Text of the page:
‘Cannot live with violence that shames Brazil,’ president says as protesters block intl airport

TV grab showing Brazilian President Dilma Roussef adressing the nation on June 21, 2013 in Brasilia one day after more than one million marched to demand better living conditions (AFP Photo)

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Although Brazilian President Dilma Rousseff pledged to hold dialogue with protesters, there were no signs that the demonstrators, most of whom are students and the middle class, are going to calm down.

New demonstrations broke out on Friday, including one that blocked most passengers from entering or leaving the country’s busiest international airport, outside Sao Paulo, for several hours.

Rousseff, a former guerrilla who once protested against military rule during the 1960s, has pledged to listen to the protesters’ demands.

After her televised address, the hashtag #calabocadilma –“Shut up, Dilma” – appeared on Twitter, with comments slamming her government.

She said it was her “obligation to listen to the voice of the streets, as well as dialogue with all segments” of society peacefully protesting.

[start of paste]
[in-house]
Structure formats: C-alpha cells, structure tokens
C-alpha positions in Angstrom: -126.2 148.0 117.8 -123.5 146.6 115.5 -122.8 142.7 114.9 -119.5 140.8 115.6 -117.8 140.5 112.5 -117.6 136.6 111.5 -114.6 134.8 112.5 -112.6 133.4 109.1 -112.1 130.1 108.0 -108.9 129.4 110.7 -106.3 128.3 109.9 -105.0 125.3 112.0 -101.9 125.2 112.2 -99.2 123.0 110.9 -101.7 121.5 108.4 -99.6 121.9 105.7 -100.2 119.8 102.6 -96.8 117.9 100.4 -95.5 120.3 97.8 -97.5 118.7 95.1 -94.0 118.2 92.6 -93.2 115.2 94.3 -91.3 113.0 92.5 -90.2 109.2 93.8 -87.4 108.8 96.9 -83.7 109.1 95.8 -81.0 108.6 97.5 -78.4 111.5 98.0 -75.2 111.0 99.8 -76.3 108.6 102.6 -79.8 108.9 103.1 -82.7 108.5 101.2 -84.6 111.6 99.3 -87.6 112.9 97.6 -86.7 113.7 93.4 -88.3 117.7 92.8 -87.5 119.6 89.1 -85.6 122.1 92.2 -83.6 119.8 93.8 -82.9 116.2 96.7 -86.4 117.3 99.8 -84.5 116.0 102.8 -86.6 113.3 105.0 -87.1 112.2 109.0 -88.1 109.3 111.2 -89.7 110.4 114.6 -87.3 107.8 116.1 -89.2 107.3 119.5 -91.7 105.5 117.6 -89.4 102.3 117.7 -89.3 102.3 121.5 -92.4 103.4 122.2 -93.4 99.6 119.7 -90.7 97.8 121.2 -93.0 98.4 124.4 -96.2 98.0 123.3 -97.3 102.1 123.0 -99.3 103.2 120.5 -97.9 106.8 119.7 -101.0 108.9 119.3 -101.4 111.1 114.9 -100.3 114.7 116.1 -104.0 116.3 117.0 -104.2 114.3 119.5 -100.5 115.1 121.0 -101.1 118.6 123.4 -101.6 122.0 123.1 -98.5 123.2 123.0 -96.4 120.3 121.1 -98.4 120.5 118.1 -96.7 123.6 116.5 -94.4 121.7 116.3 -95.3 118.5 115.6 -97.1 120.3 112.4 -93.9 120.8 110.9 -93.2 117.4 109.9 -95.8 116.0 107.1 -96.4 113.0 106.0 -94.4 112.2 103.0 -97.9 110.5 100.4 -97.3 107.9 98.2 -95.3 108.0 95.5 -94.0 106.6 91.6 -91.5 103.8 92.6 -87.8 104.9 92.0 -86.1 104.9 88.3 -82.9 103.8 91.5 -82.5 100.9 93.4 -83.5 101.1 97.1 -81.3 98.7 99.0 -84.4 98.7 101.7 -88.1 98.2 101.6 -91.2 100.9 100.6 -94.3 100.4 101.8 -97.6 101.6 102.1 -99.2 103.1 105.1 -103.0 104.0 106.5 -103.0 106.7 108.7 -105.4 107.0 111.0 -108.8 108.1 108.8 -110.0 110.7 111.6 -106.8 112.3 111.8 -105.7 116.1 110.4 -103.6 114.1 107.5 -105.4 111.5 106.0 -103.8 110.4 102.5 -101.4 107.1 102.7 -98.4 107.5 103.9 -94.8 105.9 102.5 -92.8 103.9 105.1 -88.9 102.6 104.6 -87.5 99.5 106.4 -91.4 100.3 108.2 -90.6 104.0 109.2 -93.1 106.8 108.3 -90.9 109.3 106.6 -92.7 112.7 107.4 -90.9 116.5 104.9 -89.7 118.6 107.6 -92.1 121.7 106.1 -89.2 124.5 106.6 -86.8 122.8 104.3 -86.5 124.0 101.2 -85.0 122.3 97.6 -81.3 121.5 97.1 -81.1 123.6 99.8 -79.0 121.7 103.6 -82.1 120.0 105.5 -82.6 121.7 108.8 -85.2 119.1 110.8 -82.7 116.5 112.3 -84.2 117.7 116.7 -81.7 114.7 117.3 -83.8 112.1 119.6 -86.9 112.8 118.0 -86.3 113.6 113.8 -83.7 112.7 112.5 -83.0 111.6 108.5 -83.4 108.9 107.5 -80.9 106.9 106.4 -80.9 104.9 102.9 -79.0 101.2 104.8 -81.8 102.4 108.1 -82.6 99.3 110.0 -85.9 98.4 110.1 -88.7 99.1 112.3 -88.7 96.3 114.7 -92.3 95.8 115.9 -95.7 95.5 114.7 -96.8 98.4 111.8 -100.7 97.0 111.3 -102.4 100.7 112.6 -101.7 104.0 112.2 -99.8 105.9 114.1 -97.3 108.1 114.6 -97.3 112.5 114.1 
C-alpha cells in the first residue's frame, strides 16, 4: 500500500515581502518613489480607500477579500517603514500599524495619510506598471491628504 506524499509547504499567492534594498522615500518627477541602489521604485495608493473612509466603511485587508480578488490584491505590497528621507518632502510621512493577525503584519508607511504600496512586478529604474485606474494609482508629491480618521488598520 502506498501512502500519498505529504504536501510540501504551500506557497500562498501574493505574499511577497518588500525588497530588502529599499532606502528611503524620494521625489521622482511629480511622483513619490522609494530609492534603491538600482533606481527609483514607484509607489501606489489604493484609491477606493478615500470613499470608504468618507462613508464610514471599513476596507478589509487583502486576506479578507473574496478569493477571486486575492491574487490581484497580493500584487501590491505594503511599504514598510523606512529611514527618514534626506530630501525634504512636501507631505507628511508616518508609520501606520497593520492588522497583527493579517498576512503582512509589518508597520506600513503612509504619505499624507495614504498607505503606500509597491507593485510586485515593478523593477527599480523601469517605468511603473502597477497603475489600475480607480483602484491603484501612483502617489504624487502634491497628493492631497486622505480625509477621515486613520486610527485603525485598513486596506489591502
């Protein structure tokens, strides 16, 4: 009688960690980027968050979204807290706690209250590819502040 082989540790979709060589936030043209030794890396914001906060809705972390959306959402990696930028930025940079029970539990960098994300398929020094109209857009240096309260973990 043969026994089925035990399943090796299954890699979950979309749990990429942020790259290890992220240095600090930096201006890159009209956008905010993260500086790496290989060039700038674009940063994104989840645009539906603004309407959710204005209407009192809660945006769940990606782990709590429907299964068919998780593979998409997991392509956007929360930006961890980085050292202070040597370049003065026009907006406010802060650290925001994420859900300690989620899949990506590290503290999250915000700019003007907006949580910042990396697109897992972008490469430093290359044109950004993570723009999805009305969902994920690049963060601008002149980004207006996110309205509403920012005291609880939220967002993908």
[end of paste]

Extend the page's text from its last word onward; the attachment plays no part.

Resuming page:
Unlike other protest movements, such as the Arab Spring, Brazil’s demonstrators are not targeting individual politicians, and Brazil’s president remains relatively popular.

“We cannot live with this violence that shames Brazil,”Rousseff said in a pre-recorded address broadcast on Friday night. “All institutions and public security forces should prevent, within the limits of the law, every form of violence and vandalism.”

But she promised the nation that her administration would create a national plan for public transportation in cities and to allocate natural resource revenues for education. She also pledged to reform the public health system by attracting doctors from abroad, and has agreed to meet demonstrations’ leaders to discuss the issues. In her address, delivered from the presidential palace, she guaranteed improvements to public services and vowed to fight official corruption.

“I want institutions that are more transparent, more resistant to wrongdoing,” Rousseff said of Brazil’s notoriously corrupt political and business spheres. “It’s citizenship and not economic power that must be heard first.” 

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